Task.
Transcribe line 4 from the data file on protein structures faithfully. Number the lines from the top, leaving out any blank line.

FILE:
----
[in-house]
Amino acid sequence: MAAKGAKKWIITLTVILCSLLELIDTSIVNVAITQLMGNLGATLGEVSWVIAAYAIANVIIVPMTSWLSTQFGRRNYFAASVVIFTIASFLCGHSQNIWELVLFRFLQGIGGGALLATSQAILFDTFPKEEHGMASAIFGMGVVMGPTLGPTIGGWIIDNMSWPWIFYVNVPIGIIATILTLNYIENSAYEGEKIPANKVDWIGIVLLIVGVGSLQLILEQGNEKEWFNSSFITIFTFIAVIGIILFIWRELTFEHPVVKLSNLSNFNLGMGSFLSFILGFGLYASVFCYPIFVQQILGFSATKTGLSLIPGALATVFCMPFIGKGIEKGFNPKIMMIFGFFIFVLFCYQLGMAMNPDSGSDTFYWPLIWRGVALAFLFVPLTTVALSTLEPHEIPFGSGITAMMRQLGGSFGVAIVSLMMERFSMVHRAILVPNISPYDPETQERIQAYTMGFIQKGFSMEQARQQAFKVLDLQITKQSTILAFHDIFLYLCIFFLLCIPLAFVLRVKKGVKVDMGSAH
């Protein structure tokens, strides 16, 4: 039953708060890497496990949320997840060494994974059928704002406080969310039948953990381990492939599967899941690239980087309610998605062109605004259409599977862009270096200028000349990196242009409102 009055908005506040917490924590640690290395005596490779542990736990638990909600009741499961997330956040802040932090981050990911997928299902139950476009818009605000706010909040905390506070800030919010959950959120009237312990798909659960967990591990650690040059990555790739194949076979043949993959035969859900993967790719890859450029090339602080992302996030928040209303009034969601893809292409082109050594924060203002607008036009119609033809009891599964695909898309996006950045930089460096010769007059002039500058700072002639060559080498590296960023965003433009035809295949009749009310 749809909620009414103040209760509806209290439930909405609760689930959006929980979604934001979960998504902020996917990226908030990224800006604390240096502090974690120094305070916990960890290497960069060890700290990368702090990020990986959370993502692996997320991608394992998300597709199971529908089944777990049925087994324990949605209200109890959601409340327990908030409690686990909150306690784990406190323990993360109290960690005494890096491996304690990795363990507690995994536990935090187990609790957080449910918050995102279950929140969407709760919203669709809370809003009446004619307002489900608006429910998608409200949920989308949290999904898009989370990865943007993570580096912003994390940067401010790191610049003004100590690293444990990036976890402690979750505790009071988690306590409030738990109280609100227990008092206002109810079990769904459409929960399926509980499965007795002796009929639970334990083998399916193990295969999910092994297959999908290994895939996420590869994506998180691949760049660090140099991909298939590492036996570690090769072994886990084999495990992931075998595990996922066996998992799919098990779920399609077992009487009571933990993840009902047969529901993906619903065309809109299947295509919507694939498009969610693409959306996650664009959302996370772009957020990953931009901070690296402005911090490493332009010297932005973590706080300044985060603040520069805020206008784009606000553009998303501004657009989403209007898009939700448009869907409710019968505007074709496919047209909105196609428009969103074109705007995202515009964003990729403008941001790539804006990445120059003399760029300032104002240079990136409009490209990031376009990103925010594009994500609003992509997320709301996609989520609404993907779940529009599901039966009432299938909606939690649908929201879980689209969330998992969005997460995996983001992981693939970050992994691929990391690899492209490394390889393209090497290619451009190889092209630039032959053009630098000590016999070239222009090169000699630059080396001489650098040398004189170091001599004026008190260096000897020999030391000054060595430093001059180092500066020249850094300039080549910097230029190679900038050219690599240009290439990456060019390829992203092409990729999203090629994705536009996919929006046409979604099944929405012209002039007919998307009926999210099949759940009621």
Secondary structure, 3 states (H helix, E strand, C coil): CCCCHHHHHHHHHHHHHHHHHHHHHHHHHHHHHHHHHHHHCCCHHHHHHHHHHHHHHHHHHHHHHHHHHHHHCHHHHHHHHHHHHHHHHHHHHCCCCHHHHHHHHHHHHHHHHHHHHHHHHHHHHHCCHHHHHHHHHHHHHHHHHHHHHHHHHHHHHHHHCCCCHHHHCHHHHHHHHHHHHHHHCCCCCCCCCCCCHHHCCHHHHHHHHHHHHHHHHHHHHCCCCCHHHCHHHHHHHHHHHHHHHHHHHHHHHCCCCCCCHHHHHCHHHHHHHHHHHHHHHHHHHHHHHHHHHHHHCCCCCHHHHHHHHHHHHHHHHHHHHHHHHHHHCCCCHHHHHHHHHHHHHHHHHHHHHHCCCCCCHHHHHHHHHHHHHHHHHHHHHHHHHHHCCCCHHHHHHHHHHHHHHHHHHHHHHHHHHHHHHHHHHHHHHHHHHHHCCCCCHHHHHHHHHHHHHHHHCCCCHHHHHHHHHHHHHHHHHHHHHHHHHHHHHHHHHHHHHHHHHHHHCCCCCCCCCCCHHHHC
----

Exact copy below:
Secondary structure, 3 states (H helix, E strand, C coil): CCCCHHHHHHHHHHHHHHHHHHHHHHHHHHHHHHHHHHHHCCCHHHHHHHHHHHHHHHHHHHHHHHHHHHHHCHHHHHHHHHHHHHHHHHHHHCCCCHHHHHHHHHHHHHHHHHHHHHHHHHHHHHCCHHHHHHHHHHHHHHHHHHHHHHHHHHHHHHHHCCCCHHHHCHHHHHHHHHHHHHHHCCCCCCCCCCCCHHHCCHHHHHHHHHHHHHHHHHHHHCCCCCHHHCHHHHHHHHHHHHHHHHHHHHHHHCCCCCCCHHHHHCHHHHHHHHHHHHHHHHHHHHHHHHHHHHHHCCCCCHHHHHHHHHHHHHHHHHHHHHHHHHHHCCCCHHHHHHHHHHHHHHHHHHHHHHCCCCCCHHHHHHHHHHHHHHHHHHHHHHHHHHHCCCCHHHHHHHHHHHHHHHHHHHHHHHHHHHHHHHHHHHHHHHHHHHHCCCCCHHHHHHHHHHHHHHHHCCCCHHHHHHHHHHHHHHHHHHHHHHHHHHHHHHHHHHHHHHHHHHHHCCCCCCCCCCCHHHHC